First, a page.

Normative ranges of nasal airflow variables in healthy adults.
PURPOSE: Virtual surgery planning based on computational fluid dynamics (CFD) simulations of nasal airflow has the potential to improve surgical outcomes for patients with nasal airway obstruction (NAO). Virtual surgery planning requires normative ranges of airflow variables, but few studies to date have quantified inter-individual variability of nasal airflow among healthy subjects. This study reports CFD simulations of nasal airflow in 47 healthy adults. METHODS: Anatomically accurate three-dimensional nasal models were reconstructed from cone beam computed tomography scans and used for steady-state inspiratory airflow simulations with a bilateral flowrate of 250 ml/s. Normal subjective sensation of nasal patency was confirmed using the nasal obstruction symptom evaluation and visual analog scale. Healthy ranges for several CFD variables known to correlate with subjective nasal patency were computed, including unilateral airflow, nasal resistance, airspace minimal cross-sectional area (mCSA), heat flux (HF), and surface area stimulated by mucosal cooling (defined as the area where HF > 50 W/m2). The normative ranges were targeted to contain 95% of the healthy population and computed using a nonparametric method based on order statistics. RESULTS: A wide range of inter-individual variability in nasal airflow was observed among healthy subjects. Unilateral airflow varied from 60 to 191 ml/s, airflow partitioning ranged from 23.8 to 76.2%, and unilateral mCSA varied from 0.24 to 1.21 cm2. These ranges are in good agreement with rhinomanometry and acoustic rhinometry data from the literature. A key innovation of this study are the normative ranges of flow variables associated with mucosal cooling, which recent research suggests is the primary physiological mechanism of nasal airflow sensation. Unilateral HF ranged from 94 to 281 W/m2, while the surface area stimulated by cooling ranged from 27.4 to 64.3 cm2. CONCLUSIONS: These normative ranges may serve as targets in future virtual surgery planning for patients with NAO.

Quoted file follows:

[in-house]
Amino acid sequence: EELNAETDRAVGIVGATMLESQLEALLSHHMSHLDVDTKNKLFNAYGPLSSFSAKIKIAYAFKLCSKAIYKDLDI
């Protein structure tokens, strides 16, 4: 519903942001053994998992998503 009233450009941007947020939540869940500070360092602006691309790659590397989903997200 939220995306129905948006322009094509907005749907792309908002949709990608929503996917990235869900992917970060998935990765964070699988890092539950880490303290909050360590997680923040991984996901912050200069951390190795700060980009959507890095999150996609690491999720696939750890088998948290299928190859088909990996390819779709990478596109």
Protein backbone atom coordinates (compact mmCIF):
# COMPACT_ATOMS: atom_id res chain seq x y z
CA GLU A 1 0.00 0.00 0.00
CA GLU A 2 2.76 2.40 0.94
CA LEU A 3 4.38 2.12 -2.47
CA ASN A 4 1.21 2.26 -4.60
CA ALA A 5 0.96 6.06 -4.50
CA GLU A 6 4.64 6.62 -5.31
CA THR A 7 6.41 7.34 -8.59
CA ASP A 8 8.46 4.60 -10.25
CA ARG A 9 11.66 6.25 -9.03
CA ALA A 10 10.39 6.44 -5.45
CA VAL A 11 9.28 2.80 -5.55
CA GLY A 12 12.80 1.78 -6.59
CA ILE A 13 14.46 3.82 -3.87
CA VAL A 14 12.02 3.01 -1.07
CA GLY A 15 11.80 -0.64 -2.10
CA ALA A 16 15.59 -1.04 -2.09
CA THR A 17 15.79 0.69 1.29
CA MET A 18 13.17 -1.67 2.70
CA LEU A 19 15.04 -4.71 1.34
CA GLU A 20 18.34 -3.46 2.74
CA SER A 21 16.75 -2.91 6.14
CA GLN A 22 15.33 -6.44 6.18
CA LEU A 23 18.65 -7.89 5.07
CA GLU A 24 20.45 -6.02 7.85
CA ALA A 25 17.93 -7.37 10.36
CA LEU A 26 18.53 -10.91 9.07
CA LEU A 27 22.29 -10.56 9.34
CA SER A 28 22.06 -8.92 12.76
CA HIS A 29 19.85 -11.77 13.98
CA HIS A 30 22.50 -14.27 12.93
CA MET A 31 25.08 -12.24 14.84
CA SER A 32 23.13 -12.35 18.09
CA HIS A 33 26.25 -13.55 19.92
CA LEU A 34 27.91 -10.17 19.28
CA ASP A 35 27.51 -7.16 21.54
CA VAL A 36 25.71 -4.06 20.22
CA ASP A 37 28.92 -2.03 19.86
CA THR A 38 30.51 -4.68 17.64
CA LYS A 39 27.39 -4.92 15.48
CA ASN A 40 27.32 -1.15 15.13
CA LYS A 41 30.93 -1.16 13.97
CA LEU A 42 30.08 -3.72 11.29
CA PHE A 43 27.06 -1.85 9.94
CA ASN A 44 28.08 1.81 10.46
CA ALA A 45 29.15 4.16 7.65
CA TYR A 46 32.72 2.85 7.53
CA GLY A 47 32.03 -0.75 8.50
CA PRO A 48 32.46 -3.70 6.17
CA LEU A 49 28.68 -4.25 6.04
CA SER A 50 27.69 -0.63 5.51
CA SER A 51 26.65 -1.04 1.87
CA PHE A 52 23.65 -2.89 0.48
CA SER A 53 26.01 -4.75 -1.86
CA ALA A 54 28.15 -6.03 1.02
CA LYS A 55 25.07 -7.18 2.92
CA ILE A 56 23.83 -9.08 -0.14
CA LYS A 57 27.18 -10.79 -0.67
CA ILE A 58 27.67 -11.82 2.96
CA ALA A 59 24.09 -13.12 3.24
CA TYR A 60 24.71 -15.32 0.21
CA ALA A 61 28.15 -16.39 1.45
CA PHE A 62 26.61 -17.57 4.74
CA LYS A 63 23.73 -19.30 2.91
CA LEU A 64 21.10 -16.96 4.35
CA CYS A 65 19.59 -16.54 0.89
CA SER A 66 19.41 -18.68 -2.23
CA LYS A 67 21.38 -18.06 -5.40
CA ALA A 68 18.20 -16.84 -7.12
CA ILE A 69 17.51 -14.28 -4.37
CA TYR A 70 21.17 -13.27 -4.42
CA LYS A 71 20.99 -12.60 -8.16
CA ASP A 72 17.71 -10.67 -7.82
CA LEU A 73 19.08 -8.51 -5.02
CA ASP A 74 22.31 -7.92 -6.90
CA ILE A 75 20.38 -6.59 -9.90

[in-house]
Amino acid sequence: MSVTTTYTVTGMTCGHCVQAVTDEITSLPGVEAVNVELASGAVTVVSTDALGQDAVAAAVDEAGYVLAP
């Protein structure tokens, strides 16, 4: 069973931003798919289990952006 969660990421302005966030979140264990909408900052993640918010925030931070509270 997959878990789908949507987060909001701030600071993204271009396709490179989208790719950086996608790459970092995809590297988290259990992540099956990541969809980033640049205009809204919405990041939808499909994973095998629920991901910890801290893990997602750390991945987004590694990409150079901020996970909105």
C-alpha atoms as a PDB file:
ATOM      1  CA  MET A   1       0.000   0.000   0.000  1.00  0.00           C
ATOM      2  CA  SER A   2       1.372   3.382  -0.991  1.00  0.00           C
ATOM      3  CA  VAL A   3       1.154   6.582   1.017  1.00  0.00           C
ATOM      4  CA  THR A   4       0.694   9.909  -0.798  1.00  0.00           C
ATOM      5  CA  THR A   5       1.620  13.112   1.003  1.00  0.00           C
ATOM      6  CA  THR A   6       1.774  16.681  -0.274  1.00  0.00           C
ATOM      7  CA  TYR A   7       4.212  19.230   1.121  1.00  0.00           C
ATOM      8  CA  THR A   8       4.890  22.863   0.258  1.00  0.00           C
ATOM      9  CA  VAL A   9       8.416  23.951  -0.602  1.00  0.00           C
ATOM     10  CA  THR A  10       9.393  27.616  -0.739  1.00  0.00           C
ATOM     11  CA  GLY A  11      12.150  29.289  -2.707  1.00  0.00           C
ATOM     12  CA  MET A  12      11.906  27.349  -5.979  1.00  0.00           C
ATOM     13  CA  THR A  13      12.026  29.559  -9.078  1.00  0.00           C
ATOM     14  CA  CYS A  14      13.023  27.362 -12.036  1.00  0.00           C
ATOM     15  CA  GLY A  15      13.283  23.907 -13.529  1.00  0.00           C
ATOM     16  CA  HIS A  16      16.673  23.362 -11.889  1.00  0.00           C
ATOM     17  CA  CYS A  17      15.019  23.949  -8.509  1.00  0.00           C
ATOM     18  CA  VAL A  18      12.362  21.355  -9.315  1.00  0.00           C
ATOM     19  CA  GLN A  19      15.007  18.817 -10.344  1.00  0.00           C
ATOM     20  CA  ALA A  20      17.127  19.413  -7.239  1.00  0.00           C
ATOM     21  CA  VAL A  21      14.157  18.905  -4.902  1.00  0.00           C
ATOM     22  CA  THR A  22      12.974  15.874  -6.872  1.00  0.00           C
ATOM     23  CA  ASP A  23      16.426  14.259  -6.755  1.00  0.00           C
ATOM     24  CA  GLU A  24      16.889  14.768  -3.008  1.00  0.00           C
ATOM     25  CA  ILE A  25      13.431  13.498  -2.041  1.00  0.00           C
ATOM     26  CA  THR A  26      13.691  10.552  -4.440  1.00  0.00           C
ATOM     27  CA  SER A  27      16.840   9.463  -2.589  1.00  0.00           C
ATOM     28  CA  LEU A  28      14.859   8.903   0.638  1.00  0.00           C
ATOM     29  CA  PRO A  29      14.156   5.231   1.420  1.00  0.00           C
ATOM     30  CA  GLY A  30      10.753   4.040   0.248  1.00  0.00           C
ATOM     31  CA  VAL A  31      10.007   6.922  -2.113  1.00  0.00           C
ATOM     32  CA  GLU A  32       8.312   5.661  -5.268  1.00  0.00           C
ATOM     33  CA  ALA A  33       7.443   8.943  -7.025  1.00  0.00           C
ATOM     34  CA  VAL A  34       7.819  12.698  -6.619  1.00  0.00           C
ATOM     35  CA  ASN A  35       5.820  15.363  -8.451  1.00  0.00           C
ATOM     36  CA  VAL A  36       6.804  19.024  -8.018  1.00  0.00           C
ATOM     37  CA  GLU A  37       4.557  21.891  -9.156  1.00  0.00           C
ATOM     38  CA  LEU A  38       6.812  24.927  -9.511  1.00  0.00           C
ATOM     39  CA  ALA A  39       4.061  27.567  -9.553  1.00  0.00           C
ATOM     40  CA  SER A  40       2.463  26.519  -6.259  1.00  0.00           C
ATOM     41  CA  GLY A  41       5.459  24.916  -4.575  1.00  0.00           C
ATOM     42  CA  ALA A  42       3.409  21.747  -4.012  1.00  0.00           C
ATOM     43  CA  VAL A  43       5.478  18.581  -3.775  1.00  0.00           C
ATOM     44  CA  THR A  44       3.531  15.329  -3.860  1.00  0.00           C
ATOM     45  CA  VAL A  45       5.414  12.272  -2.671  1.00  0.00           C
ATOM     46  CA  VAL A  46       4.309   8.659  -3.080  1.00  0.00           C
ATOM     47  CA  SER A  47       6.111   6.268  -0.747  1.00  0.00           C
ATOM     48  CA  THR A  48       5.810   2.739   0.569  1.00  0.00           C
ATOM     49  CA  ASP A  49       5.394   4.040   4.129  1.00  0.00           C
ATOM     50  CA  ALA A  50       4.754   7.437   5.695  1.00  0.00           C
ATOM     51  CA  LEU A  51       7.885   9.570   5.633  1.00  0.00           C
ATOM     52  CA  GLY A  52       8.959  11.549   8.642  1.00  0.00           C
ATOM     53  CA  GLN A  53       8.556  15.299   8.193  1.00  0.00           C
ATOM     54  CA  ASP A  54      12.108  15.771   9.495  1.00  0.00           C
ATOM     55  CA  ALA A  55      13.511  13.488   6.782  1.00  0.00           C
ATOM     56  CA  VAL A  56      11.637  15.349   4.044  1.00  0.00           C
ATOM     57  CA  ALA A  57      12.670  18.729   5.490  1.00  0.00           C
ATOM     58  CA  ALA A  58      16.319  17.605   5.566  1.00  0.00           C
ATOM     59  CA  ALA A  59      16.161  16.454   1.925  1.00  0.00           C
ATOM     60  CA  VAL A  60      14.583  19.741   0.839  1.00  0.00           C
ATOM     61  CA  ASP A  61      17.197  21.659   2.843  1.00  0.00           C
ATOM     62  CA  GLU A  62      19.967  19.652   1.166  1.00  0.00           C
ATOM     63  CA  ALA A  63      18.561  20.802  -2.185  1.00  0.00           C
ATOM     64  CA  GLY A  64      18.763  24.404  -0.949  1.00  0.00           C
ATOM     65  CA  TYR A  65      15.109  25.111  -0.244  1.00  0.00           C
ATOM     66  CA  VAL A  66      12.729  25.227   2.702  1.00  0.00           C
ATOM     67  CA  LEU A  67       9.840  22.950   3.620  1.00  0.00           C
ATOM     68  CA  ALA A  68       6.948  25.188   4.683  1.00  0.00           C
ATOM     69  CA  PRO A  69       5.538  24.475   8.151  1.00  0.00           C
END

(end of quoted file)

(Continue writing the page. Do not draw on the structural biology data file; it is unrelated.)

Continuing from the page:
Borojeni, AAT; Garcia, GJM; Moghaddam, MG; Frank-Ito, DO; Kimbell, JS; Laud, PW; Koenig, LJ; Rhee, JS
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